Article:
There is a crisis in America. There is a shortage of good leaders and it seems to be getting worse. The problem, as Susan Cain points out, is people are choosing leadership for the wrong reasons.
“Great leaders don’t set out to be a leader… they set out to make a difference” ~ Lisa Haisha
Susan Cain, author of Quiet: The Power of Introverts in a World That Can’t Stop Talking and founder of Quiet Revolution, is changing how the world thinks about introverts. As someone who appreciates the importance of introverts, I enjoy her insights. If you follow my blog, you know I have written about the power of introverted leaders and the importance of listening to the quietest person in the room.
While Susan is known for her writings on introverts, it’s her recent thoughts on leadership that got my attention. In a recent New York Times piece called Not Leadership Material? Good. The World Needs Followers. She explains that, in America today, we have “glorified” leadership so much that people are taking on leadership roles for the wrong reasons. They are becoming leaders to get recognition, more money or to help their educational opportunities or careers.
She explains, “Perhaps the biggest disservice done by the outsize glorification of ‘leadership skills’ is the practice of leadership itself — it hollows it out, it empties it of meaning. It attracts those who are motivated by the spotlight rather than by the ideas and people they serve. It teaches [people] to be a leader for the sake of being in charge, rather than in the name of a cause or idea they care about deeply. The difference between the two states of mind is profound.”
While the focus of her article is to point out the importance of those who don’t chose the leadership path, she indirectly uncovers the crisis in the current state of leadership. There is a shortage of good leaders. People are choosing to lead for the wrong reasons which is why there are so many poor leaders.
“To do great things is difficult; but to command great things is more difficult.” ~ Friedrich Nietzsche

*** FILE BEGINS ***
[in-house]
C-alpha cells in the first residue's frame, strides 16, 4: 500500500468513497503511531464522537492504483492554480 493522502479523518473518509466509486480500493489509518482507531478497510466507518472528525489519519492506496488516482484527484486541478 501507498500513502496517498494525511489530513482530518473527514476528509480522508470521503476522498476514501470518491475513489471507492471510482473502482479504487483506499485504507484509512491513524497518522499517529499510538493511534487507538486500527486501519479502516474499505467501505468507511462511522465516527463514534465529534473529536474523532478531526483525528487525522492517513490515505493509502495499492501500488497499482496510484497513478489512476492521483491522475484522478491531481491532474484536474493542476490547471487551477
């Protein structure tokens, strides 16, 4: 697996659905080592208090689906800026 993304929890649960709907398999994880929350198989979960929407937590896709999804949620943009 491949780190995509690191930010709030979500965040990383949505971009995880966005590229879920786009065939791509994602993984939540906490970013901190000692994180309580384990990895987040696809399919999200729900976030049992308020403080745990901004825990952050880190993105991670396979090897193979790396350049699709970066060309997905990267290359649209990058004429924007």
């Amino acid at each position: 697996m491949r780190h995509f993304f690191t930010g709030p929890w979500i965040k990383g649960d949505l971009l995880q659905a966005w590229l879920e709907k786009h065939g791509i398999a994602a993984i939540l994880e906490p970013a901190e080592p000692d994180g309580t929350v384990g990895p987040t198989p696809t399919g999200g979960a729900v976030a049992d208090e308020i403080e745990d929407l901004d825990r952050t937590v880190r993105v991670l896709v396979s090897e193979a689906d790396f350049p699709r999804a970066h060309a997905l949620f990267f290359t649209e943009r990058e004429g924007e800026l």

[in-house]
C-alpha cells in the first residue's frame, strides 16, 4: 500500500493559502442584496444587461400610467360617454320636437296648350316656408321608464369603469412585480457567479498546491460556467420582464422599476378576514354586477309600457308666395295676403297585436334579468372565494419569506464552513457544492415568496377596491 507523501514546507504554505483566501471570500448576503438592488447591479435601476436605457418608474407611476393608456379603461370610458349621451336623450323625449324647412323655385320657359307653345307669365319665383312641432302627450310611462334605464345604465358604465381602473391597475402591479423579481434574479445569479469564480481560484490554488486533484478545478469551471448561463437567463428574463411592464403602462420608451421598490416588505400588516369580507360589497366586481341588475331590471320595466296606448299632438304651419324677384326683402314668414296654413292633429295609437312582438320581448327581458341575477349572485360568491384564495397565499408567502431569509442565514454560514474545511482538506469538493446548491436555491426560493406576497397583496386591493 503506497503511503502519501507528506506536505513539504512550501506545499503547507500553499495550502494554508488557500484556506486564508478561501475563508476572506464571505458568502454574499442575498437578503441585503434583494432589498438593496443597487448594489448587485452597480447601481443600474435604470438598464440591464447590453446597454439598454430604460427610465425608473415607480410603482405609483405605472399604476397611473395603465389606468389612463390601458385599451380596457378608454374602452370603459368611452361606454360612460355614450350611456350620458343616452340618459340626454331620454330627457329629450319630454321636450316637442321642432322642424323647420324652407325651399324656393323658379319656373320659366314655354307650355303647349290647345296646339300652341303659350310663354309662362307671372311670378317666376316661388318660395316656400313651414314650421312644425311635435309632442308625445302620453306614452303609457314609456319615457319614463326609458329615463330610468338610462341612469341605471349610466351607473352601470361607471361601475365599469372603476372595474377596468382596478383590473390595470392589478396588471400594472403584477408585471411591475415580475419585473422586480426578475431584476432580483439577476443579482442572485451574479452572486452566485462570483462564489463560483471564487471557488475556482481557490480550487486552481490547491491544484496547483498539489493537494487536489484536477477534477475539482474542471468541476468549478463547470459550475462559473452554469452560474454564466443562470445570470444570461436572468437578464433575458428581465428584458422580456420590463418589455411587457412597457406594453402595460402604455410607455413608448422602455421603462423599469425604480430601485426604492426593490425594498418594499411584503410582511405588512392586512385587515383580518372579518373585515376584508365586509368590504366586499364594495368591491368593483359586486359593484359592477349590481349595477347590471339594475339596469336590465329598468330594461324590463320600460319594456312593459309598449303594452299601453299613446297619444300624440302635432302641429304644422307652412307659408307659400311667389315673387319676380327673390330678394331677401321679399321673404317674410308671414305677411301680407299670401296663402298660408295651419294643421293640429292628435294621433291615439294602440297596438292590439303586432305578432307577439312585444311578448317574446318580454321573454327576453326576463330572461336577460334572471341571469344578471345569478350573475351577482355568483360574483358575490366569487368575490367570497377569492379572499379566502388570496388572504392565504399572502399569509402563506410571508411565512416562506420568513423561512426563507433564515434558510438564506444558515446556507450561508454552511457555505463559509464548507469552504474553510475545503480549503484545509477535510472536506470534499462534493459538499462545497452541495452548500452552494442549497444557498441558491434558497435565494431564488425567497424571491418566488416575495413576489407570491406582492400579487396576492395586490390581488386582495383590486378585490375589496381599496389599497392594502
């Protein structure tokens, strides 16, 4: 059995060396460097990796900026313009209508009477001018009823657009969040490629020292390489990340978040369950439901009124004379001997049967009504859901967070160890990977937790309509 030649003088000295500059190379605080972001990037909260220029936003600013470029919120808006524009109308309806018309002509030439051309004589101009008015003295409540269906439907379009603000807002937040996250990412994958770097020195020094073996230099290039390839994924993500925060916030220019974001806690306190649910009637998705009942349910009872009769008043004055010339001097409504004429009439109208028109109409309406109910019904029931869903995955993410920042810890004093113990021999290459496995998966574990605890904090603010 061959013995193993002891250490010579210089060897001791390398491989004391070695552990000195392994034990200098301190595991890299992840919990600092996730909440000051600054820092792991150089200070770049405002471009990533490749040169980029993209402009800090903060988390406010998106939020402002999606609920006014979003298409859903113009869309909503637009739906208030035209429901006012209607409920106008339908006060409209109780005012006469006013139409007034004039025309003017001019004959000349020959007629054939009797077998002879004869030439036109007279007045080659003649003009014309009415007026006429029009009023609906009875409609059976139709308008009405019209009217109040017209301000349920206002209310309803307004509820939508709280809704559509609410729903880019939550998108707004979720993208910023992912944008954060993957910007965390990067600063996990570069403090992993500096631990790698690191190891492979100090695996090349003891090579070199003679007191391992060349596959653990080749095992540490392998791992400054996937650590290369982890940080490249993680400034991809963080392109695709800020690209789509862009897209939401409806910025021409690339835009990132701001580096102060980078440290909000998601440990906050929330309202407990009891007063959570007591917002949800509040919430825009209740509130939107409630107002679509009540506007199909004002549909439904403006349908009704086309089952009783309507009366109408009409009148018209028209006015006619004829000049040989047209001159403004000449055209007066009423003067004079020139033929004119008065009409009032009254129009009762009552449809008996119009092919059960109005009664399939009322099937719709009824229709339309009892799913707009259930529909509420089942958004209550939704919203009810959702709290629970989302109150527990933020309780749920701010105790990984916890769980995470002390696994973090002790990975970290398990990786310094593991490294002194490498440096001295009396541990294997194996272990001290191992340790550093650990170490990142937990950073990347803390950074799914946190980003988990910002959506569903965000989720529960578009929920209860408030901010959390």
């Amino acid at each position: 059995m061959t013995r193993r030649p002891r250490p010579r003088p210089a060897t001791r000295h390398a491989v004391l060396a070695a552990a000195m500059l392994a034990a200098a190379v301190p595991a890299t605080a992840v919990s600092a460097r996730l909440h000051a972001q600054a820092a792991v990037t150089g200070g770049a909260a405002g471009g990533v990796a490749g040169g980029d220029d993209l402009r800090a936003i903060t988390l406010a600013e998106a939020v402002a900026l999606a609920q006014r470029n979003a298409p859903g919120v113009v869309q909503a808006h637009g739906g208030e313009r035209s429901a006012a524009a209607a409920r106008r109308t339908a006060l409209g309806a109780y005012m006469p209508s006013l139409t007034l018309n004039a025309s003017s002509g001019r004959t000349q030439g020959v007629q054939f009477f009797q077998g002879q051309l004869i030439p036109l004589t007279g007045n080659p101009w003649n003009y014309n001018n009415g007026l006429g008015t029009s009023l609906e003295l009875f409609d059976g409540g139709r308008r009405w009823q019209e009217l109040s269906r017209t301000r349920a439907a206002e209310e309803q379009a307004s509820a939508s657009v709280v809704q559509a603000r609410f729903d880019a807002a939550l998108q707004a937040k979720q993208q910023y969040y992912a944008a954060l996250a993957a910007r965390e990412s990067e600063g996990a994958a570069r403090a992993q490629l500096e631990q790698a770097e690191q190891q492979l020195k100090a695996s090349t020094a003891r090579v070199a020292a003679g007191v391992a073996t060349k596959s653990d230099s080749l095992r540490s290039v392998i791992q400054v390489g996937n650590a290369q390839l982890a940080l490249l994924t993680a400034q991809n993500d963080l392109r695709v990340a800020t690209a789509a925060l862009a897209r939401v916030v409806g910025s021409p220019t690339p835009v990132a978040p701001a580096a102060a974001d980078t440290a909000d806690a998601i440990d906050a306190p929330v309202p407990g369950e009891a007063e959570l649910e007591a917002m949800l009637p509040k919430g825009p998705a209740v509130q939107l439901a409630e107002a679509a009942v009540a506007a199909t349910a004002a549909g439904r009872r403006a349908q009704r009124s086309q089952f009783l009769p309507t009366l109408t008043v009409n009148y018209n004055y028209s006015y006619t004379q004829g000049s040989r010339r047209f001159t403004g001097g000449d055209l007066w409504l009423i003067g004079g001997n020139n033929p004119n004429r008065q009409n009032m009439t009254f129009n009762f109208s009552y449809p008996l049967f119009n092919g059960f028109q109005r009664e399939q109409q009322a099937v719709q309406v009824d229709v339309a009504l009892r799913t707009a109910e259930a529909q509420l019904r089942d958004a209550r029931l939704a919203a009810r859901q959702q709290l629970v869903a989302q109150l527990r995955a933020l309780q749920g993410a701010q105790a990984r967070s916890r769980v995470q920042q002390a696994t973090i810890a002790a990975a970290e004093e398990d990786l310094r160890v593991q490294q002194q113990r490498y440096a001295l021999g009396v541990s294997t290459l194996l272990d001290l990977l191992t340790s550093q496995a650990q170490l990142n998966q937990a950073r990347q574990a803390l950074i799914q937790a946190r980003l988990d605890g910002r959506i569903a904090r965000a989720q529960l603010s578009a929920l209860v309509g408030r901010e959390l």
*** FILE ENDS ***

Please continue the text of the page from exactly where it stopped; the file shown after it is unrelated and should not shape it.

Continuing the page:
If you want to be a leader, the first question you should ask is why. Why do you want to be a leader? If you are choosing this role for the paycheck, the title, the prestige, the power, or the trappings of the position, you are going to be disappointed. Leadership is difficult. Being responsible for motivating a group of people to accomplish a goal isn’t something you choose to do without careful consideration.
Let me suggest three questions to ask yourself.
Do you have a passion for leadership? Just like selecting any career, ask yourself if you have the passion to lead. To be a leader means you have the full responsibility of an organization and all the people associated with it. It means you will be accountable for everything that happens on your watch. It is a difficult and sometimes lonely job that demands a 24/7 commitment. Ask yourself if you have the passion and desire to be a great leader.
Do you care deeply about the idea or organization? As the leader, all eyes will be on you. Your attitudes toward the mission will reverberate throughout the organization. Like a conductor, your team will be taking cues from you. If you care deeply about the organization’s mission, they will as well. If you are half-hearted, they will be too. Ask yourself if you care deeply about the idea or organization you will lead.
Do you love people? The one thing I see most in poor leaders is their negative attitude towards people. Leadership is a people business. Your entire job is to motivate people towards accomplishing a goal. Unfortunately, many people choose leadership who don’t like people. I understand. People are messy. They have issues, problems, emotions, relationships, and baggage. But your job is to see past the flaws, love your people, and motivate them to do great things. You can’t be a great leader if you don’t love people.
As Susan Cain points out, people are choosing to lead for the wrong reasons. The result is a hollowed out, empty version of leadership that’s not good for people or organizations. Leadership, like any other profession, requires a specific set of skills. If you don’t have them, you shouldn’t pursue a leadership path.
Ask yourself these three questions and determine if you have a passion to lead. Find out if you care deeply about the mission. Understand your view of people and what it takes to lead them. If you choose to lead, be a great leader. The country could use better, not more, leaders.
What do you think? What other questions can you ask to determine your motivation to lead? Why do so many people choose leadership that don’t have the necessary skill sets? Is this just a problem in America? What about in other cultures?